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This study examines the
impact of government spending on household consumption for the Economic
Community of West African States (ECOWAS). As a modelling strategy, we use the
Common Correlated Effect Mean Group (CCEMG) estimator that accounts for both
parameter heterogeneity and cross-sectional
dependence. The study provides various pieces of evidence through
whole-panel and country-level analyses. The panel estimates indicate that
government consumption has, on average, a negative effect on private
consumption, implying that government and private consumption are substitutes.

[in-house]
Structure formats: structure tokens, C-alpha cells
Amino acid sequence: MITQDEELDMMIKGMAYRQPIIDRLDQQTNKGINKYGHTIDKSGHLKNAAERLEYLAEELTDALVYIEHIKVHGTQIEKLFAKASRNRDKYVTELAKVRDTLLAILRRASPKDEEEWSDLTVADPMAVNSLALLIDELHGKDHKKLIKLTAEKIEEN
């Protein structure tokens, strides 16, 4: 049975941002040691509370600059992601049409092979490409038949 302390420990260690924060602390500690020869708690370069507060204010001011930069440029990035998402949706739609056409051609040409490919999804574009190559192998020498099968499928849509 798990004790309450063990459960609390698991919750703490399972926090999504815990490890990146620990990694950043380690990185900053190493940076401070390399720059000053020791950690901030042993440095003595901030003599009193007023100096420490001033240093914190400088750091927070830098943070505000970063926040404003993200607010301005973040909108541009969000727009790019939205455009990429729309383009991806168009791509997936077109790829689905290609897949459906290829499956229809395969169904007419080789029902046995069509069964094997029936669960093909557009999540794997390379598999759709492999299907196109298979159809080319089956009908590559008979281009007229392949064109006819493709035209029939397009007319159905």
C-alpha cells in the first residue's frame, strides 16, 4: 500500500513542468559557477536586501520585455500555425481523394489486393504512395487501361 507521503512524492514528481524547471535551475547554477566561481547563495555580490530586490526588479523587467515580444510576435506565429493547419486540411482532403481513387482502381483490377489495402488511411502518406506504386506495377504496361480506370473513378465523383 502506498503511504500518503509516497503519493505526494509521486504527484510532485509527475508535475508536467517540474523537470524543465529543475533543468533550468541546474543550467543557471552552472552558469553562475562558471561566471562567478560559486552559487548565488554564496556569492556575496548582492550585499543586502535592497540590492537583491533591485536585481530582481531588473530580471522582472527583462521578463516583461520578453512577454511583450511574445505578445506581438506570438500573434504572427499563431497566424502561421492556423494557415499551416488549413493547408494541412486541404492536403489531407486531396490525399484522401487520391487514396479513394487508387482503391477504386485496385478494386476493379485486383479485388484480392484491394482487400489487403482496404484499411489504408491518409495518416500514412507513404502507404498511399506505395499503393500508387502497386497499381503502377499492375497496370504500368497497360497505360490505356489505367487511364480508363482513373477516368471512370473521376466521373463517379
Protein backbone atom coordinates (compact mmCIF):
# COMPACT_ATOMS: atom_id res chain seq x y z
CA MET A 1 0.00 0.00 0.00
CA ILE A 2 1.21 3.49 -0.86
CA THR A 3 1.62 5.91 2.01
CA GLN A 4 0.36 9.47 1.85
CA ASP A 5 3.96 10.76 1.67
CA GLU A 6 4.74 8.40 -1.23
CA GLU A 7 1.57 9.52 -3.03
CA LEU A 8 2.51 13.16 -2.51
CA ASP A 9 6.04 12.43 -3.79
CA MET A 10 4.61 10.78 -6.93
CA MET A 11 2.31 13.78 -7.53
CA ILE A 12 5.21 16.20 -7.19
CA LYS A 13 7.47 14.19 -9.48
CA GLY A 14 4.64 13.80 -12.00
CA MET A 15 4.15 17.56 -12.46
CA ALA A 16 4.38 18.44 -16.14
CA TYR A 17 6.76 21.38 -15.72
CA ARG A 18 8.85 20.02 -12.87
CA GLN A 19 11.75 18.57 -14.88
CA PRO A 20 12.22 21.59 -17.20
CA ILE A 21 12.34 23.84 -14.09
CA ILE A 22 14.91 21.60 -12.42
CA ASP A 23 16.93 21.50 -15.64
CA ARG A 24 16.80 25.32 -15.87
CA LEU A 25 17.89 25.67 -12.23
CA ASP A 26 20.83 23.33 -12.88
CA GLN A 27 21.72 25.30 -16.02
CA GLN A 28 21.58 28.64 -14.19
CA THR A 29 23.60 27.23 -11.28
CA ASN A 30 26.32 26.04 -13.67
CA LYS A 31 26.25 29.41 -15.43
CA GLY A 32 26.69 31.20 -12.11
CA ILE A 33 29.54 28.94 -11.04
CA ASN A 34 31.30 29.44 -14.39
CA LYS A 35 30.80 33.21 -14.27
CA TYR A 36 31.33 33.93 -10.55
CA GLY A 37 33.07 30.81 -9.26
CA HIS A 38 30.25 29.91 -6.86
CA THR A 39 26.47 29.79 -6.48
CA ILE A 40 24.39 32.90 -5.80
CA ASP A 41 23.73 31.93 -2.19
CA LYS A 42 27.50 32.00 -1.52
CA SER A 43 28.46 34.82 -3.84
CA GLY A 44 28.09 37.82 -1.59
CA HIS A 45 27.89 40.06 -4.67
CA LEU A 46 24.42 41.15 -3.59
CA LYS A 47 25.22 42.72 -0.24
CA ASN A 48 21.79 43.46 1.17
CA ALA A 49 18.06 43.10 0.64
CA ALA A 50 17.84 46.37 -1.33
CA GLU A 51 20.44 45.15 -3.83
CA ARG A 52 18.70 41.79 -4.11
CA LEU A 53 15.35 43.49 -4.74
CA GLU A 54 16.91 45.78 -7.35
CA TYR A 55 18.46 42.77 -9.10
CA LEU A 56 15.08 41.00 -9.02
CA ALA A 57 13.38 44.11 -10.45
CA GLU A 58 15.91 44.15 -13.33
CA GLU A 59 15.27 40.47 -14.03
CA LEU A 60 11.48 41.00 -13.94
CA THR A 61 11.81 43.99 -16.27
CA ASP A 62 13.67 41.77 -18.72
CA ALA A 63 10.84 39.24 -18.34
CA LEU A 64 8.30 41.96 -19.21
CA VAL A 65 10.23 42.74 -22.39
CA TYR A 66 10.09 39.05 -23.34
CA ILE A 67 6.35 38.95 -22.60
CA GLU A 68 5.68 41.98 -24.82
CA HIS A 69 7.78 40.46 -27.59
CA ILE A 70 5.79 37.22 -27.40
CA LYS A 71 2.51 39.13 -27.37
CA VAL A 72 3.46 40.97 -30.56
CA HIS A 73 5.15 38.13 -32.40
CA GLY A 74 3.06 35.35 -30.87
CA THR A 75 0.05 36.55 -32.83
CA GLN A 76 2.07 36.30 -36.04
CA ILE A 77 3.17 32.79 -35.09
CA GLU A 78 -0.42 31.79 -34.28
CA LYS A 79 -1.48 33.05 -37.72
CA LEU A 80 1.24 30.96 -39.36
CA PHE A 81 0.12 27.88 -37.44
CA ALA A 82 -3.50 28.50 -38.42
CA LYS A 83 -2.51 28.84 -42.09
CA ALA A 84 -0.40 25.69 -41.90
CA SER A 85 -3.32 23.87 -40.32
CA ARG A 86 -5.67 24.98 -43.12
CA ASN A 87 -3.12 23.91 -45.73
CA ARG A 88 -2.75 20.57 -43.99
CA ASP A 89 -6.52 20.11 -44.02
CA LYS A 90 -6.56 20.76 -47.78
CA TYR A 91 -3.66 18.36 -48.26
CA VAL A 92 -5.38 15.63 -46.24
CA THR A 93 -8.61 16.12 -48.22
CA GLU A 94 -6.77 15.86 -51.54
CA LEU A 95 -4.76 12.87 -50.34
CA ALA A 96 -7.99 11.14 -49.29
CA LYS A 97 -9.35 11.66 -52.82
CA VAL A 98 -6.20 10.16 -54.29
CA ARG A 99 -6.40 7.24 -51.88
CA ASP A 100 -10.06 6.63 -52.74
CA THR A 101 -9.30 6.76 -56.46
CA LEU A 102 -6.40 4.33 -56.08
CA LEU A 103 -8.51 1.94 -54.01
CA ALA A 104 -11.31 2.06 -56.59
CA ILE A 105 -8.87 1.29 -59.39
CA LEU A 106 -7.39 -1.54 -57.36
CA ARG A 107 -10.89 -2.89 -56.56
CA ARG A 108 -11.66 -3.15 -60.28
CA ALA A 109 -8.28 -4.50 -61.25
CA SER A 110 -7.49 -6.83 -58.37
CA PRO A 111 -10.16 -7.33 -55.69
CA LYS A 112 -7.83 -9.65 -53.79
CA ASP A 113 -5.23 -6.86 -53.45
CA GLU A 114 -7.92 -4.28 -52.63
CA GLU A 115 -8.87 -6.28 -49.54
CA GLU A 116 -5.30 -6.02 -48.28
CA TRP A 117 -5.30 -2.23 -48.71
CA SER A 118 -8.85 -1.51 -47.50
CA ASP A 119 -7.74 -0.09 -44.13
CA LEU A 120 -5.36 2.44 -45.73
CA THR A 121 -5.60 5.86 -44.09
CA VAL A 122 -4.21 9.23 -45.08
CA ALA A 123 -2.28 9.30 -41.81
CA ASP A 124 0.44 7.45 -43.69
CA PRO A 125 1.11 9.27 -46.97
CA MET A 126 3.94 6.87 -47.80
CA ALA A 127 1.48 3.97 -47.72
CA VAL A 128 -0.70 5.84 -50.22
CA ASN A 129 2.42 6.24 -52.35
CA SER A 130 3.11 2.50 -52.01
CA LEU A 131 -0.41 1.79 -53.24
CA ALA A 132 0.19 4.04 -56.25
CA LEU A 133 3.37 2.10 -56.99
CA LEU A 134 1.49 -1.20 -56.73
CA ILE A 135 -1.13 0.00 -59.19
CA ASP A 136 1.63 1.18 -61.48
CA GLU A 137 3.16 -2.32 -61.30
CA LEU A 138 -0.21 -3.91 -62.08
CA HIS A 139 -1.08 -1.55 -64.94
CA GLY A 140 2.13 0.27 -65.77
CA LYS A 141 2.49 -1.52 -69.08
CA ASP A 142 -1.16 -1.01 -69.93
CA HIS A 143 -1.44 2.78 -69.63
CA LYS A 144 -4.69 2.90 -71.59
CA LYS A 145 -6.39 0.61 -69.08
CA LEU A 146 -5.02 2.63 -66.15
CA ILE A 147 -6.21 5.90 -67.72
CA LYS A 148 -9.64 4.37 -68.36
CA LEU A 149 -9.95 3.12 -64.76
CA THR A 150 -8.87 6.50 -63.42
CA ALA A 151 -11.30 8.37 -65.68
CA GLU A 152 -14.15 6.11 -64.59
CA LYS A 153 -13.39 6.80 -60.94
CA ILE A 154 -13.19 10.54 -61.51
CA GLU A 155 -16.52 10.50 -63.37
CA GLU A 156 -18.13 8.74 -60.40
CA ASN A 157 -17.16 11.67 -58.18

Country-level results reveal, however, considerable heterogeneity in the degree
of substitutability across countries. They show crowding out effects in six
countries, crowding in effects in one country and no significant effect in five
countries. Therefore, government consumption is not a good instrument to
stimulate aggregate demand and economic growth in ECOWAS countries.